Encapsulation, inheritance and polymorphism

rusi rustompmody at gmail.com
Thu Jul 19 08:09:13 CEST 2012


On Jul 19, 6:34 am, Steven D'Aprano <steve
+comp.lang.pyt... at pearwood.info> wrote:
> On Wed, 18 Jul 2012 15:40:00 +0100, Lipska the Kat wrote:
> > Object Oriented programming is all about encapsulating human concepts in
> > a way that makes sense to human beings. Make no mistake, it is NEVER the
> > case that a software system is written for any other reason than to
> > serve human beings. OO is more than just the mechanics of writing code,
> > it's a state of mind.
>
> Um, yes?

Its not so much a question of language as in programming as language
as in layman-speak.
One characteristic with our field is that we take ordinary words and
then distort them so much the original meaning is completely lost.

Take 'computer' for example.  For Turing a computer was a
mathematician doing a computation with a pen and paper.  He then
showed how to de-skill the mathematician so much that a machine could
do what he was doing.  In trying that he also hit upon the limits of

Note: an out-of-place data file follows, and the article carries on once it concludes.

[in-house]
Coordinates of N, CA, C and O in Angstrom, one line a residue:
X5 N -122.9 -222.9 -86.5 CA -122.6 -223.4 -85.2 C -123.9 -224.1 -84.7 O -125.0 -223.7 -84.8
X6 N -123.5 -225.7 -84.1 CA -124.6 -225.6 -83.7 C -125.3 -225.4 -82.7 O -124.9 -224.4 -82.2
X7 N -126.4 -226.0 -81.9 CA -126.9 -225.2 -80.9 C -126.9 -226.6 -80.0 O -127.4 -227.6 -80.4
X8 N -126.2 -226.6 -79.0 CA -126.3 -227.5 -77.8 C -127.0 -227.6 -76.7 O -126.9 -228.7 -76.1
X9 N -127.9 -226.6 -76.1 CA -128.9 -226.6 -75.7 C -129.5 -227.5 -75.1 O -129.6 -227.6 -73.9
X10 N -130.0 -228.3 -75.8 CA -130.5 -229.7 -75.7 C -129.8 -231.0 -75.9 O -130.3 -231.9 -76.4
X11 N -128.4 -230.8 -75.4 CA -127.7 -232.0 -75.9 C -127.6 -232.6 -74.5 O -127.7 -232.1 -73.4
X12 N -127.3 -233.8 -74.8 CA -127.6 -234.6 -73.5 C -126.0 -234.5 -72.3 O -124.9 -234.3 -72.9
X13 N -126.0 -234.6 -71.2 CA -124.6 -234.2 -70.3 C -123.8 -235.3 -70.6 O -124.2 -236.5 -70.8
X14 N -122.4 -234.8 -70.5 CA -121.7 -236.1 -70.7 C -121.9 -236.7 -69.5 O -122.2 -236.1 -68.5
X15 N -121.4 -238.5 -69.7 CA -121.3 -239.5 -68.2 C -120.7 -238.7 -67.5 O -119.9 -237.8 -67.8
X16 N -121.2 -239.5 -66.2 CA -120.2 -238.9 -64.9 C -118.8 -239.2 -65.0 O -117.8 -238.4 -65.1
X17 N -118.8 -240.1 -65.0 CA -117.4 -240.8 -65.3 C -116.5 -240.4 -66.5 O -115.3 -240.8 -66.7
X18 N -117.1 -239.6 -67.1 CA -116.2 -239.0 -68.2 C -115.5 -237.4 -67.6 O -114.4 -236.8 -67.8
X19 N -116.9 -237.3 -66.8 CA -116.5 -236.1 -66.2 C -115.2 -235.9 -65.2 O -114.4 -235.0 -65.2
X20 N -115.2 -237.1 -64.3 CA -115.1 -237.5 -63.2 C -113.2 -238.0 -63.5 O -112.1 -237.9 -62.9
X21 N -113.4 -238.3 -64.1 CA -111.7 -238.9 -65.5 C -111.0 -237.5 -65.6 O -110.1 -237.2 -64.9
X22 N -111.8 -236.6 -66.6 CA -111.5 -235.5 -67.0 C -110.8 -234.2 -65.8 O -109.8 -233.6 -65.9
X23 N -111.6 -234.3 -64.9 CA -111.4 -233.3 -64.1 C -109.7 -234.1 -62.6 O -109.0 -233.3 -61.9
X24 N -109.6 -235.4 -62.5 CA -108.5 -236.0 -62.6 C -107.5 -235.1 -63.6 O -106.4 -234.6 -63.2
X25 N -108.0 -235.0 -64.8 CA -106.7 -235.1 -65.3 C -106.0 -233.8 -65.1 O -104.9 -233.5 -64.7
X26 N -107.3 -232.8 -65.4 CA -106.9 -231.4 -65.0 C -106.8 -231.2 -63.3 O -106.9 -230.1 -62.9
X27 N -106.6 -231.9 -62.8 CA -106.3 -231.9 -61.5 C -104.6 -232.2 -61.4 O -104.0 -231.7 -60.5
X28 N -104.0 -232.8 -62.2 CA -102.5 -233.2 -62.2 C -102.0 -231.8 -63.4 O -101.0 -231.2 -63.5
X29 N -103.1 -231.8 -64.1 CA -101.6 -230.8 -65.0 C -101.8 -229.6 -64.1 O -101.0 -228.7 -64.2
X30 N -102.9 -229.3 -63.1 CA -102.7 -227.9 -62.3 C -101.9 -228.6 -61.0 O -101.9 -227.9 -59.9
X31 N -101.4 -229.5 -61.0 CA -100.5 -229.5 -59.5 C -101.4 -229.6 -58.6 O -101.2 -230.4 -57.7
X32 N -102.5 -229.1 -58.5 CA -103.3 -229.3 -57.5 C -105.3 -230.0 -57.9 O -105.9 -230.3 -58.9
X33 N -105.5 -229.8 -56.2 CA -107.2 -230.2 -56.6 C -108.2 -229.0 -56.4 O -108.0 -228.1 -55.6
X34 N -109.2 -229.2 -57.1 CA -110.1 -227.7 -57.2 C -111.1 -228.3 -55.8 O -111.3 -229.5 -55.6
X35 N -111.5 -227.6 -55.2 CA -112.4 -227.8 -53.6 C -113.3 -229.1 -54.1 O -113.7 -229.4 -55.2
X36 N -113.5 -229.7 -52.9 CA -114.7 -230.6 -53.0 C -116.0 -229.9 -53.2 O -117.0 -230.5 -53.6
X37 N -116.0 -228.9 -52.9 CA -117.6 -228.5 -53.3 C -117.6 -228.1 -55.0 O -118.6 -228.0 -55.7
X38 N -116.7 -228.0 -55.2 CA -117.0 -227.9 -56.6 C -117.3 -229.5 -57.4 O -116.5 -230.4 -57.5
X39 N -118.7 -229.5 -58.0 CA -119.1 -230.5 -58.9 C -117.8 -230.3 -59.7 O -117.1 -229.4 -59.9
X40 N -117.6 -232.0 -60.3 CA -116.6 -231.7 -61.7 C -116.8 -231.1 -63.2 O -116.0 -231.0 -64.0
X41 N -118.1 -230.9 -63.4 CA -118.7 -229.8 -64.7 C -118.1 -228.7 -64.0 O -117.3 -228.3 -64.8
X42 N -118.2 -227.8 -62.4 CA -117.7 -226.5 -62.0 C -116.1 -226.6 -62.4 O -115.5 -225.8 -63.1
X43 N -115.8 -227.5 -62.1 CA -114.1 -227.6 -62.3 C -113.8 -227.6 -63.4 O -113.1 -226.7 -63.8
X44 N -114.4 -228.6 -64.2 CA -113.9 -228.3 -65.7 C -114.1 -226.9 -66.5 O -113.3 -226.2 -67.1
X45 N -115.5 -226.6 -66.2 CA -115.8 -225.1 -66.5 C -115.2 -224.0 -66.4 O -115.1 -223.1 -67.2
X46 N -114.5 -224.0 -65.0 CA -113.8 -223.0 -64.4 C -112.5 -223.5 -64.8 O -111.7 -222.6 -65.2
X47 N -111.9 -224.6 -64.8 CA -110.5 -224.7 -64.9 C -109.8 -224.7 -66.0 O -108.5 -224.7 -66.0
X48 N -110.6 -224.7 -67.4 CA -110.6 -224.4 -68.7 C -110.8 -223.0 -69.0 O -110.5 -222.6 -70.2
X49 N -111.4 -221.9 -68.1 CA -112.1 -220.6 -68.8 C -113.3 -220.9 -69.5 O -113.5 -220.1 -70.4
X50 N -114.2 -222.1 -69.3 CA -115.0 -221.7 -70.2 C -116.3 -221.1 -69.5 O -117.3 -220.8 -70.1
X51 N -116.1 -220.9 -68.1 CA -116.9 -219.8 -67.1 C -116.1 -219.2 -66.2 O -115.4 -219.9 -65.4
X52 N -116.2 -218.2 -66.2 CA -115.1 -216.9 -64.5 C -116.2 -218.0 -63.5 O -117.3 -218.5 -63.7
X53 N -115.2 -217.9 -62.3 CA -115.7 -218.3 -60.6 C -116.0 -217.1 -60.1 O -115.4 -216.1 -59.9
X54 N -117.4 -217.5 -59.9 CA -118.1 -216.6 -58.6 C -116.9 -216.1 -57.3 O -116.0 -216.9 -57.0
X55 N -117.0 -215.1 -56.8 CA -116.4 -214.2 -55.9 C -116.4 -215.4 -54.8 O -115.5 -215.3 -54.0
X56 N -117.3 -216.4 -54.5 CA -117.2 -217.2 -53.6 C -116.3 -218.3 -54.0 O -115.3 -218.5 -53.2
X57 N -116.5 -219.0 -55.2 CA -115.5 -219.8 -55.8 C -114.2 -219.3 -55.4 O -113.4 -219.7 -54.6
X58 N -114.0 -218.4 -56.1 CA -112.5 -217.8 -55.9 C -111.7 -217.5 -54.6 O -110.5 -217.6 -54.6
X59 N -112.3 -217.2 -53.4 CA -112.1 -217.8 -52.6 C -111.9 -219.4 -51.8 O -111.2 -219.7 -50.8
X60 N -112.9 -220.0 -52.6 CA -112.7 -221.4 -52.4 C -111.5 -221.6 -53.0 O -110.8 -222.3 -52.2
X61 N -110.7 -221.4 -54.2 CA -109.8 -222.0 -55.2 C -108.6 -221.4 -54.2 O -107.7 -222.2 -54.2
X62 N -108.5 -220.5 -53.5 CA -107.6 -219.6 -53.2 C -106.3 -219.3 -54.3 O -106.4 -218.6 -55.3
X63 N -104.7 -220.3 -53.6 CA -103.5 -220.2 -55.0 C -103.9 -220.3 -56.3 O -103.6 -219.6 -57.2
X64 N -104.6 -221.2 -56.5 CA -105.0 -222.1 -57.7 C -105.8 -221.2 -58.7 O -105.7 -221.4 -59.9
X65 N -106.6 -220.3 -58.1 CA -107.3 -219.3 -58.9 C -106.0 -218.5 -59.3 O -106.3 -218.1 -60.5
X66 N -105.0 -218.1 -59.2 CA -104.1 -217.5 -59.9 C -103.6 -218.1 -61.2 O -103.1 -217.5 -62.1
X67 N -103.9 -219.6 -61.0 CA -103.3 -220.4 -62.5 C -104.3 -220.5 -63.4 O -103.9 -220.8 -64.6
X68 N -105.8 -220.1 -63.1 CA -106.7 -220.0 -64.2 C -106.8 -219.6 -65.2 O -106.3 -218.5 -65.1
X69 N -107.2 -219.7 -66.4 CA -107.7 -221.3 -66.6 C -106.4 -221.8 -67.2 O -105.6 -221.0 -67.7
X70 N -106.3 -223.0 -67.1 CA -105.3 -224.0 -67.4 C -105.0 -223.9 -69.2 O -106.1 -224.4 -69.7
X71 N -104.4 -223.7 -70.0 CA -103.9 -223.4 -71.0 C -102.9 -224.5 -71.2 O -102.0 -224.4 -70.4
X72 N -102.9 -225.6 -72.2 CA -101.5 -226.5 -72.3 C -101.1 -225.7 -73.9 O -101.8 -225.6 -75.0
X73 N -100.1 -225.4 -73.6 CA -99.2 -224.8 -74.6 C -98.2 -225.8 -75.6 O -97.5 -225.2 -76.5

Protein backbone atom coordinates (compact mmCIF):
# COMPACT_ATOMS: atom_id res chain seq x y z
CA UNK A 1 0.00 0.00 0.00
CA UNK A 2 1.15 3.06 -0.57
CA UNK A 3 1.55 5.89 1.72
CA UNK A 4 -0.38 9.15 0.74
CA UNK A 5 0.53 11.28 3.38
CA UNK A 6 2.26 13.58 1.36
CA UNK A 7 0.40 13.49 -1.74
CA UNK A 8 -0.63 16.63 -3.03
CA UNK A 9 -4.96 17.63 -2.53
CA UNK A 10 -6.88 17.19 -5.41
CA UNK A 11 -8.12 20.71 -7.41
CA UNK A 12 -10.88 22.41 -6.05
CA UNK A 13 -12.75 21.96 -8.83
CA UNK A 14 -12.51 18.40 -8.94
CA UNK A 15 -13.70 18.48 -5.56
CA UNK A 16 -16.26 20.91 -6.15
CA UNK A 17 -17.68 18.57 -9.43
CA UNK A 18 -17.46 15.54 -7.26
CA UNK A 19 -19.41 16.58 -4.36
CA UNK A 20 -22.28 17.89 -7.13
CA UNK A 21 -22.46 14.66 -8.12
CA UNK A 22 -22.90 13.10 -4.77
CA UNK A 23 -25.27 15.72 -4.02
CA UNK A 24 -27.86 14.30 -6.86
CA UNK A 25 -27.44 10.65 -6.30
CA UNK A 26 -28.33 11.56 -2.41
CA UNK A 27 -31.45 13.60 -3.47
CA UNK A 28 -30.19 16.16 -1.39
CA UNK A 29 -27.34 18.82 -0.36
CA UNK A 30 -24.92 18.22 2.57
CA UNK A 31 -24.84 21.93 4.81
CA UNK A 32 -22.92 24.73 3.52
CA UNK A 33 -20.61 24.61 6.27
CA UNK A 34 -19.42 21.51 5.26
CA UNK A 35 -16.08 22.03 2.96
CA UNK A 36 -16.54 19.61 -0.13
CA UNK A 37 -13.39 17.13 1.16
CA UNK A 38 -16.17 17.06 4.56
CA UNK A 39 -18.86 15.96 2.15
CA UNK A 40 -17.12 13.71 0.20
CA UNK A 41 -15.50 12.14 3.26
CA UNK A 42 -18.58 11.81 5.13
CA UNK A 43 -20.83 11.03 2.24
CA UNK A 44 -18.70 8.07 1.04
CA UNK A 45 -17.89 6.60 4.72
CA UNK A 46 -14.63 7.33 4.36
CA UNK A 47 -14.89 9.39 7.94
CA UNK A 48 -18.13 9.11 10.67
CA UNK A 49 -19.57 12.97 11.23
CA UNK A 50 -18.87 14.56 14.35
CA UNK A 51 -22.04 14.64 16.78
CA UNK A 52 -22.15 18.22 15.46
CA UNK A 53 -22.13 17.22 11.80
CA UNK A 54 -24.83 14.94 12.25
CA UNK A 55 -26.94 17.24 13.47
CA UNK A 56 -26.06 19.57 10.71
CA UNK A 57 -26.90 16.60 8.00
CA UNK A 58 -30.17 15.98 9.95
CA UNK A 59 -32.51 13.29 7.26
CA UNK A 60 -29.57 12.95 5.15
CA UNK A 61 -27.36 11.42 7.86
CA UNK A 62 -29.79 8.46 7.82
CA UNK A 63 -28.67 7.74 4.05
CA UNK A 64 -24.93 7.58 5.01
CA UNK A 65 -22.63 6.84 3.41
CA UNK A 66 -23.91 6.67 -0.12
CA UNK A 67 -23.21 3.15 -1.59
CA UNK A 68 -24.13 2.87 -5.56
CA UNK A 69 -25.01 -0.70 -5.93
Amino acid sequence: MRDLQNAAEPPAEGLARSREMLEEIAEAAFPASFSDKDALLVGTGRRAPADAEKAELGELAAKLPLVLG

such 'de-skilling' -- human-computers routinely detect infinite loops,
whereas machine-computers can never do so (in full generality).

Ironically the important lesson is lost and today 'computer' is
synonymous with machine.

Here is Dijkstra on similar distortions with 'user' and
'intelligent':
http://www.cs.utexas.edu/~EWD/transcriptions/EWD06xx/EWD618.html

'Object' (and OO) are similar messes.

In layman-speak and object is well, a thing.

- subject to space-laws like can only exist at one place at a time,
there cannot be two objects at the same place and time etc.
- subject to time-laws like coming into existence at some time and
going out at some other
- connotes inanimateness unlike other 'creatures' or 'beings'.

When this metaphor works (for example as in guis and simulation) then
we have success-stories like smalltalk and simula.

When it doesn't the success is poorer. eg a programmer writing math
software in/on a OO system may for example 'clone' a matrix.  This may
be good science-fiction; its bad math.

And one of the most pervasive (and stupidist) metaphors is the parent-
child relation of classes.
Just for the record, in the normal world 'creatures/beings' reproduce
and therefore inherit.
Objects dont.




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